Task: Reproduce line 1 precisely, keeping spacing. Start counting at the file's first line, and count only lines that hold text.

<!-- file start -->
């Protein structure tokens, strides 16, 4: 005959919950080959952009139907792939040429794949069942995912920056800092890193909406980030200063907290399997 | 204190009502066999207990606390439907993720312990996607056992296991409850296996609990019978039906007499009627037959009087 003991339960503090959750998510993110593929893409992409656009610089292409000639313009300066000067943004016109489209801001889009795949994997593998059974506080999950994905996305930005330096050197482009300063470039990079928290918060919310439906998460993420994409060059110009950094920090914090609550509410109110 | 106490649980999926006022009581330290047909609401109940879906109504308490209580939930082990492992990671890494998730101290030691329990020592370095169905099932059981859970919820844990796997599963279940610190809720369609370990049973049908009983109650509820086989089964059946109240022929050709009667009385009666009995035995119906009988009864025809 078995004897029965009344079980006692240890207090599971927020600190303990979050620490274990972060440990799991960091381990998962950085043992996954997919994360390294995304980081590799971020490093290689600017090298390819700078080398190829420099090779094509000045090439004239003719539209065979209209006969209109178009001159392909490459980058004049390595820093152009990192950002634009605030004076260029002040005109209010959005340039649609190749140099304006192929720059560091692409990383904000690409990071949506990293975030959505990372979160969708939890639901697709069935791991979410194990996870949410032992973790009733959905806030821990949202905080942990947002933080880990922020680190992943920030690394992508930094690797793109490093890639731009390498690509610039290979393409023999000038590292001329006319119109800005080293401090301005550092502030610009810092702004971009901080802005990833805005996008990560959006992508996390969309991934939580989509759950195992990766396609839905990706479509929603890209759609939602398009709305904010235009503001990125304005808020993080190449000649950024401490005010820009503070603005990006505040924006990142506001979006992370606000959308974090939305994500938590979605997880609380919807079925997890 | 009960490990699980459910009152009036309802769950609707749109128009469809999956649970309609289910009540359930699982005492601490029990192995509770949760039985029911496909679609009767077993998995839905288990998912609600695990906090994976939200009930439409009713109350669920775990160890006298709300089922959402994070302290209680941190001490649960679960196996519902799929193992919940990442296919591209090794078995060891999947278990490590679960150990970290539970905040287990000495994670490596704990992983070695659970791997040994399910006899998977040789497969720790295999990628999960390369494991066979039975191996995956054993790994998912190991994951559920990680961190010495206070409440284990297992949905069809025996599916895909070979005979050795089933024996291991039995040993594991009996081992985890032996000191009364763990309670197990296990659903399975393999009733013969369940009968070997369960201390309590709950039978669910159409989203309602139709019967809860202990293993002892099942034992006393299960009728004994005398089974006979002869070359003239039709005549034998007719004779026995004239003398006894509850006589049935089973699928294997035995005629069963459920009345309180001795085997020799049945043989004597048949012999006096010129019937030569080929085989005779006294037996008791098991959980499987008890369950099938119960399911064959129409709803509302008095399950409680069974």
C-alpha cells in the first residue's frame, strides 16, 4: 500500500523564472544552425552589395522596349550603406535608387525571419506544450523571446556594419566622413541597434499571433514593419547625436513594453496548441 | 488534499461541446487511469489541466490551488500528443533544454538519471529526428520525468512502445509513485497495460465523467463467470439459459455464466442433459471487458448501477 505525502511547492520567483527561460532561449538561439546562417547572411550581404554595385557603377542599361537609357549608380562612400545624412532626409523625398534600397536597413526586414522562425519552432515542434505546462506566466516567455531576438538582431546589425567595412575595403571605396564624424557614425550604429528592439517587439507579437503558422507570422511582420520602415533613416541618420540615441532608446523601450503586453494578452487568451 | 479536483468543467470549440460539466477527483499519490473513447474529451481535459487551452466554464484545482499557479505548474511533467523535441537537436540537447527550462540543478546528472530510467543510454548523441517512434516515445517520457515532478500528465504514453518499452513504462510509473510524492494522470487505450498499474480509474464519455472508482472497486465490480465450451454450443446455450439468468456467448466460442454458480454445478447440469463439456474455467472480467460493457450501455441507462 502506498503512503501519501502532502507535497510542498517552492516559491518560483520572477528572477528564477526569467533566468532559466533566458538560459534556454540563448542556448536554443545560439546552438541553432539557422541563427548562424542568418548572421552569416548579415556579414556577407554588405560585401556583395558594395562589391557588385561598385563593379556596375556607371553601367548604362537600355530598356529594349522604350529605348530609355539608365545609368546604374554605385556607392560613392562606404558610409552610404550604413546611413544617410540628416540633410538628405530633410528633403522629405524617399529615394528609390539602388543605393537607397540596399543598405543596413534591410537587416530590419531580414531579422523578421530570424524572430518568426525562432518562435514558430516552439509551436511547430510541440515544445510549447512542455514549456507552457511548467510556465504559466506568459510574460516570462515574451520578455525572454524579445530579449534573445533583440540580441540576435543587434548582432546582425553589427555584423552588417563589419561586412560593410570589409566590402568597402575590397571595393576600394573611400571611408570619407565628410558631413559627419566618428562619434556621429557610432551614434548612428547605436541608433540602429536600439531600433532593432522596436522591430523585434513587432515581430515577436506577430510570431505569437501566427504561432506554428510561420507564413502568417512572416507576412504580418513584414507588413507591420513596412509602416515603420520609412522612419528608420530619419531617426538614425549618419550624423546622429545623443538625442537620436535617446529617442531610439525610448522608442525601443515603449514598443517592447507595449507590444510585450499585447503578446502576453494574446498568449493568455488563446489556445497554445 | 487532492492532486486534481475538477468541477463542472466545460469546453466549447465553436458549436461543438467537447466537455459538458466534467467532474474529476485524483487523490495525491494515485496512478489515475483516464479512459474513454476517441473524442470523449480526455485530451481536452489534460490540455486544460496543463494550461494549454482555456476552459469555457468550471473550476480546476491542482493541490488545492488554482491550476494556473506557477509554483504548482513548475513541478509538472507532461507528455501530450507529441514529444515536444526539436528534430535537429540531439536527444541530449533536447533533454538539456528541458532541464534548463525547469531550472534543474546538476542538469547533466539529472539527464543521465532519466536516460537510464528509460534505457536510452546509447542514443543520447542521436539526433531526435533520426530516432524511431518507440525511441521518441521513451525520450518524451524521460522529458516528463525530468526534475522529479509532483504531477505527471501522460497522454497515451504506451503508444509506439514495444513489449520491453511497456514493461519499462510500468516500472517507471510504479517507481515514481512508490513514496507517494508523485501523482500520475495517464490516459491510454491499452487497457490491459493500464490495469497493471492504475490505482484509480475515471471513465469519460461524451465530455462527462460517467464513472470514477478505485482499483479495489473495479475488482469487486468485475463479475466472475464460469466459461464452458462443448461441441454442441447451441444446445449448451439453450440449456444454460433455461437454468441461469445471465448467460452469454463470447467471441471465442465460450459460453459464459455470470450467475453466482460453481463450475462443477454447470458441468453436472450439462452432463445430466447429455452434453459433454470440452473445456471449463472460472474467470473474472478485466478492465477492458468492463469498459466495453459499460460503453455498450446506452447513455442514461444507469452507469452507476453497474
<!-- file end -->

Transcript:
């Protein structure tokens, strides 16, 4: 005959919950080959952009139907792939040429794949069942995912920056800092890193909406980030200063907290399997 | 204190009502066999207990606390439907993720312990996607056992296991409850296996609990019978039906007499009627037959009087 003991339960503090959750998510993110593929893409992409656009610089292409000639313009300066000067943004016109489209801001889009795949994997593998059974506080999950994905996305930005330096050197482009300063470039990079928290918060919310439906998460993420994409060059110009950094920090914090609550509410109110 | 106490649980999926006022009581330290047909609401109940879906109504308490209580939930082990492992990671890494998730101290030691329990020592370095169905099932059981859970919820844990796997599963279940610190809720369609370990049973049908009983109650509820086989089964059946109240022929050709009667009385009666009995035995119906009988009864025809 078995004897029965009344079980006692240890207090599971927020600190303990979050620490274990972060440990799991960091381990998962950085043992996954997919994360390294995304980081590799971020490093290689600017090298390819700078080398190829420099090779094509000045090439004239003719539209065979209209006969209109178009001159392909490459980058004049390595820093152009990192950002634009605030004076260029002040005109209010959005340039649609190749140099304006192929720059560091692409990383904000690409990071949506990293975030959505990372979160969708939890639901697709069935791991979410194990996870949410032992973790009733959905806030821990949202905080942990947002933080880990922020680190992943920030690394992508930094690797793109490093890639731009390498690509610039290979393409023999000038590292001329006319119109800005080293401090301005550092502030610009810092702004971009901080802005990833805005996008990560959006992508996390969309991934939580989509759950195992990766396609839905990706479509929603890209759609939602398009709305904010235009503001990125304005808020993080190449000649950024401490005010820009503070603005990006505040924006990142506001979006992370606000959308974090939305994500938590979605997880609380919807079925997890 | 009960490990699980459910009152009036309802769950609707749109128009469809999956649970309609289910009540359930699982005492601490029990192995509770949760039985029911496909679609009767077993998995839905288990998912609600695990906090994976939200009930439409009713109350669920775990160890006298709300089922959402994070302290209680941190001490649960679960196996519902799929193992919940990442296919591209090794078995060891999947278990490590679960150990970290539970905040287990000495994670490596704990992983070695659970791997040994399910006899998977040789497969720790295999990628999960390369494991066979039975191996995956054993790994998912190991994951559920990680961190010495206070409440284990297992949905069809025996599916895909070979005979050795089933024996291991039995040993594991009996081992985890032996000191009364763990309670197990296990659903399975393999009733013969369940009968070997369960201390309590709950039978669910159409989203309602139709019967809860202990293993002892099942034992006393299960009728004994005398089974006979002869070359003239039709005549034998007719004779026995004239003398006894509850006589049935089973699928294997035995005629069963459920009345309180001795085997020799049945043989004597048949012999006096010129019937030569080929085989005779006294037996008791098991959980499987008890369950099938119960399911064959129409709803509302008095399950409680069974």